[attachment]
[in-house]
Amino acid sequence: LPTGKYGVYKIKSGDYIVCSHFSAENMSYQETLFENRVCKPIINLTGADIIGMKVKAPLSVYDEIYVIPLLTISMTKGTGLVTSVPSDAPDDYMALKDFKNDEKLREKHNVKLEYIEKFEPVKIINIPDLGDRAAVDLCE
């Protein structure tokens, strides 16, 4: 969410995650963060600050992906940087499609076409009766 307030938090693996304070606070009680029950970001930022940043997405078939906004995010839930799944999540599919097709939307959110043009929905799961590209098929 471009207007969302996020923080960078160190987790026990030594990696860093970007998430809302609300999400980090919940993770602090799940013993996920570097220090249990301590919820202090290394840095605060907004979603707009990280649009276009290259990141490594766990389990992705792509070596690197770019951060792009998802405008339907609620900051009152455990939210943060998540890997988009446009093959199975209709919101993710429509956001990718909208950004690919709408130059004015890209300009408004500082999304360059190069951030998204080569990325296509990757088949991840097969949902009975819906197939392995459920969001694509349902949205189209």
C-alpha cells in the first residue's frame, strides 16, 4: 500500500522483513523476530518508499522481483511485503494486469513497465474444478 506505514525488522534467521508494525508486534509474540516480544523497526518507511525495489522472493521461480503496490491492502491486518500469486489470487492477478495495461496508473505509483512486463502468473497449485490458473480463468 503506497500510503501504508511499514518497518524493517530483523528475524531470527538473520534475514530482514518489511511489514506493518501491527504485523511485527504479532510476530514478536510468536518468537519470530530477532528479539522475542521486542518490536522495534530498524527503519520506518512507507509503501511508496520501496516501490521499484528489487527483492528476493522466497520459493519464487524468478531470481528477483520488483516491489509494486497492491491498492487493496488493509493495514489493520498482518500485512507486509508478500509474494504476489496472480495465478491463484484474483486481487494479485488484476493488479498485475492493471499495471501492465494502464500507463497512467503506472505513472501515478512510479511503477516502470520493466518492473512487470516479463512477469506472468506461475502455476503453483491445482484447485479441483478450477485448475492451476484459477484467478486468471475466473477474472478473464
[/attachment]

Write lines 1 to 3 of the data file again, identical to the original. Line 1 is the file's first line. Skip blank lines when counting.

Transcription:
[in-house]
Amino acid sequence: LPTGKYGVYKIKSGDYIVCSHFSAENMSYQETLFENRVCKPIINLTGADIIGMKVKAPLSVYDEIYVIPLLTISMTKGTGLVTSVPSDAPDDYMALKDFKNDEKLREKHNVKLEYIEKFEPVKIINIPDLGDRAAVDLCE
């Protein structure tokens, strides 16, 4: 969410995650963060600050992906940087499609076409009766 307030938090693996304070606070009680029950970001930022940043997405078939906004995010839930799944999540599919097709939307959110043009929905799961590209098929 471009207007969302996020923080960078160190987790026990030594990696860093970007998430809302609300999400980090919940993770602090799940013993996920570097220090249990301590919820202090290394840095605060907004979603707009990280649009276009290259990141490594766990389990992705792509070596690197770019951060792009998802405008339907609620900051009152455990939210943060998540890997988009446009093959199975209709919101993710429509956001990718909208950004690919709408130059004015890209300009408004500082999304360059190069951030998204080569990325296509990757088949991840097969949902009975819906197939392995459920969001694509349902949205189209």